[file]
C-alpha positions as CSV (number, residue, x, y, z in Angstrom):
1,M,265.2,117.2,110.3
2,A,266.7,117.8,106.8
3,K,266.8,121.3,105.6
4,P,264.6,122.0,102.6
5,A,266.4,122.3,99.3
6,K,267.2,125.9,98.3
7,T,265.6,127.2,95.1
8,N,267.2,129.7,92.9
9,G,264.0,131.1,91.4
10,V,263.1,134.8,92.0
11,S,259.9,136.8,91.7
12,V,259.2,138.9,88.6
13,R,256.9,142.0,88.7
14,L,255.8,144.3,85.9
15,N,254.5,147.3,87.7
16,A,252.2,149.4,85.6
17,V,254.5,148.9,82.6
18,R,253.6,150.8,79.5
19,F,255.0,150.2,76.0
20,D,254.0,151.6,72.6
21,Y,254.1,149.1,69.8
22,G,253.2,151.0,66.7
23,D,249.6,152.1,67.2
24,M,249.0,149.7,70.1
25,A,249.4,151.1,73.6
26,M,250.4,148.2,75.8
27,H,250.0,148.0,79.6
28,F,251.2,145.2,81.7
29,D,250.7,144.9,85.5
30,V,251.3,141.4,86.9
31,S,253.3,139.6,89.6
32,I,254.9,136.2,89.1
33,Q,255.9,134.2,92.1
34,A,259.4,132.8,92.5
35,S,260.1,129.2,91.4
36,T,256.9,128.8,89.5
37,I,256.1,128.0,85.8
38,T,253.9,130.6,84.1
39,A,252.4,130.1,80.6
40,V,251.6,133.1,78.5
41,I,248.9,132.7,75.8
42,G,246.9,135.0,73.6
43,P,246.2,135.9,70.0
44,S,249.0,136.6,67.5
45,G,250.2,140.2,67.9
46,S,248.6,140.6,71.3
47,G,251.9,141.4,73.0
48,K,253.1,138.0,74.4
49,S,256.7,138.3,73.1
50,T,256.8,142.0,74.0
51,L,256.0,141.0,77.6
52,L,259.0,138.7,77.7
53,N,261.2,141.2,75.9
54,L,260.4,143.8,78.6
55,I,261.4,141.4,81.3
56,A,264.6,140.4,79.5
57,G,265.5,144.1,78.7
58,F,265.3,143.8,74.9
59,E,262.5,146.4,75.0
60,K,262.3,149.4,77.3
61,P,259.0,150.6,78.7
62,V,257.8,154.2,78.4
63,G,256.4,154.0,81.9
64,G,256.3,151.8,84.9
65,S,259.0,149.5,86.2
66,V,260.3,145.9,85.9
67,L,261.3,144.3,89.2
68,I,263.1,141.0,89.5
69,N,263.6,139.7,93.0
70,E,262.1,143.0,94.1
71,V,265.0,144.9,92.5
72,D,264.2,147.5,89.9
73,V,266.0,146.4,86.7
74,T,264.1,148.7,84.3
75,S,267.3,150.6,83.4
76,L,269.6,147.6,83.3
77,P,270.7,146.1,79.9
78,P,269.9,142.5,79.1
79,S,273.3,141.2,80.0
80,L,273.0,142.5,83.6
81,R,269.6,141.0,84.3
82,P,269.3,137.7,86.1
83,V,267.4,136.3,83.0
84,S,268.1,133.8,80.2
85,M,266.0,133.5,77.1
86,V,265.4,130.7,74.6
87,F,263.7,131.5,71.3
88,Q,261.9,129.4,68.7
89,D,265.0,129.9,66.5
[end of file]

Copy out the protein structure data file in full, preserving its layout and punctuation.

C-alpha positions as CSV (number, residue, x, y, z in Angstrom):
1,M,265.2,117.2,110.3
2,A,266.7,117.8,106.8
3,K,266.8,121.3,105.6
4,P,264.6,122.0,102.6
5,A,266.4,122.3,99.3
6,K,267.2,125.9,98.3
7,T,265.6,127.2,95.1
8,N,267.2,129.7,92.9
9,G,264.0,131.1,91.4
10,V,263.1,134.8,92.0
11,S,259.9,136.8,91.7
12,V,259.2,138.9,88.6
13,R,256.9,142.0,88.7
14,L,255.8,144.3,85.9
15,N,254.5,147.3,87.7
16,A,252.2,149.4,85.6
17,V,254.5,148.9,82.6
18,R,253.6,150.8,79.5
19,F,255.0,150.2,76.0
20,D,254.0,151.6,72.6
21,Y,254.1,149.1,69.8
22,G,253.2,151.0,66.7
23,D,249.6,152.1,67.2
24,M,249.0,149.7,70.1
25,A,249.4,151.1,73.6
26,M,250.4,148.2,75.8
27,H,250.0,148.0,79.6
28,F,251.2,145.2,81.7
29,D,250.7,144.9,85.5
30,V,251.3,141.4,86.9
31,S,253.3,139.6,89.6
32,I,254.9,136.2,89.1
33,Q,255.9,134.2,92.1
34,A,259.4,132.8,92.5
35,S,260.1,129.2,91.4
36,T,256.9,128.8,89.5
37,I,256.1,128.0,85.8
38,T,253.9,130.6,84.1
39,A,252.4,130.1,80.6
40,V,251.6,133.1,78.5
41,I,248.9,132.7,75.8
42,G,246.9,135.0,73.6
43,P,246.2,135.9,70.0
44,S,249.0,136.6,67.5
45,G,250.2,140.2,67.9
46,S,248.6,140.6,71.3
47,G,251.9,141.4,73.0
48,K,253.1,138.0,74.4
49,S,256.7,138.3,73.1
50,T,256.8,142.0,74.0
51,L,256.0,141.0,77.6
52,L,259.0,138.7,77.7
53,N,261.2,141.2,75.9
54,L,260.4,143.8,78.6
55,I,261.4,141.4,81.3
56,A,264.6,140.4,79.5
57,G,265.5,144.1,78.7
58,F,265.3,143.8,74.9
59,E,262.5,146.4,75.0
60,K,262.3,149.4,77.3
61,P,259.0,150.6,78.7
62,V,257.8,154.2,78.4
63,G,256.4,154.0,81.9
64,G,256.3,151.8,84.9
65,S,259.0,149.5,86.2
66,V,260.3,145.9,85.9
67,L,261.3,144.3,89.2
68,I,263.1,141.0,89.5
69,N,263.6,139.7,93.0
70,E,262.1,143.0,94.1
71,V,265.0,144.9,92.5
72,D,264.2,147.5,89.9
73,V,266.0,146.4,86.7
74,T,264.1,148.7,84.3
75,S,267.3,150.6,83.4
76,L,269.6,147.6,83.3
77,P,270.7,146.1,79.9
78,P,269.9,142.5,79.1
79,S,273.3,141.2,80.0
80,L,273.0,142.5,83.6
81,R,269.6,141.0,84.3
82,P,269.3,137.7,86.1
83,V,267.4,136.3,83.0
84,S,268.1,133.8,80.2
85,M,266.0,133.5,77.1
86,V,265.4,130.7,74.6
87,F,263.7,131.5,71.3
88,Q,261.9,129.4,68.7
89,D,265.0,129.9,66.5